Gestational Trophoblastic Disease
Type of disease: Rare conditions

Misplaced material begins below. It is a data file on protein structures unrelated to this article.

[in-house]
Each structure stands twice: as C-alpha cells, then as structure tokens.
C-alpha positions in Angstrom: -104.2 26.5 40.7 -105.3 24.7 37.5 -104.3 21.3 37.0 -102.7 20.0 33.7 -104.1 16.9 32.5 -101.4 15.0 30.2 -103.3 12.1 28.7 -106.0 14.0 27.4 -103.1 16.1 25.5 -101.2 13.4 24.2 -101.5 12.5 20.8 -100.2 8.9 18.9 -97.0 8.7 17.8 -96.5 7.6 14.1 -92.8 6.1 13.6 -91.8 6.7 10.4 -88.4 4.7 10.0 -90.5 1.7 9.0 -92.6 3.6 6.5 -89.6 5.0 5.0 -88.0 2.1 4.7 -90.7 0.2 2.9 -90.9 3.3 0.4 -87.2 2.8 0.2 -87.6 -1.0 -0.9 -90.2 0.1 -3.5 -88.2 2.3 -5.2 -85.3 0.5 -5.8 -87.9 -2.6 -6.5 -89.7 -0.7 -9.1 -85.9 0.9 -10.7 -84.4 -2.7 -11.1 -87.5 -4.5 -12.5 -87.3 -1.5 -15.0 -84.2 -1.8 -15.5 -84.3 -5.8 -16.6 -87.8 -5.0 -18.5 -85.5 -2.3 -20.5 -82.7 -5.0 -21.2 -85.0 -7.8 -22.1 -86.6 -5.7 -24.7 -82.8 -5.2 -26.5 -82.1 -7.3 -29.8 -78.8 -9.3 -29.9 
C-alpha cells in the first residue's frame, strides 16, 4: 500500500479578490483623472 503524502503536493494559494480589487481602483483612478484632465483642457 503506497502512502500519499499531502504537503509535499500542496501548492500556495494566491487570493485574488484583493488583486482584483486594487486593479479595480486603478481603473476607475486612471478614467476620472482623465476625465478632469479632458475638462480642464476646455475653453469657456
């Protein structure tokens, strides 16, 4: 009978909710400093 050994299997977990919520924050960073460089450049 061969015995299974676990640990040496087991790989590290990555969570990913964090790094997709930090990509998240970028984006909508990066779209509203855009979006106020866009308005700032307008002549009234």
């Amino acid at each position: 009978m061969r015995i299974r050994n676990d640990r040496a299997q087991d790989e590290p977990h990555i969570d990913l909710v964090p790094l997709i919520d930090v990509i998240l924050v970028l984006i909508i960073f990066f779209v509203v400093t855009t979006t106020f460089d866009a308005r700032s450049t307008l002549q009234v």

Gestational trophoblastic disease (GTD) is a group of conditions that involve growth of tumors in the uterus. The cells that form these tumors are called trophoblasts, and form from the tissue that usually would become the placenta (the organ that connects the fetus to the mother for oxygen and nutrients) during pregnancy. While a woman with GTD may be initially diagnosed as being pregnant, the cells that would develop into a fetus do not develop normally, and therefore the pregnancy is not viable. GTD is detected early in pregnancy when symptoms include vaginal bleeding, very high levels of a specific hormone, or an abnormal ultrasound which tells the physician that something is wrong with the pregnancy. There are different types of GTD, but all are curable by either surgery, radiation therapy or chemotherapy. A physician will know which treatment option is best depending on the patient.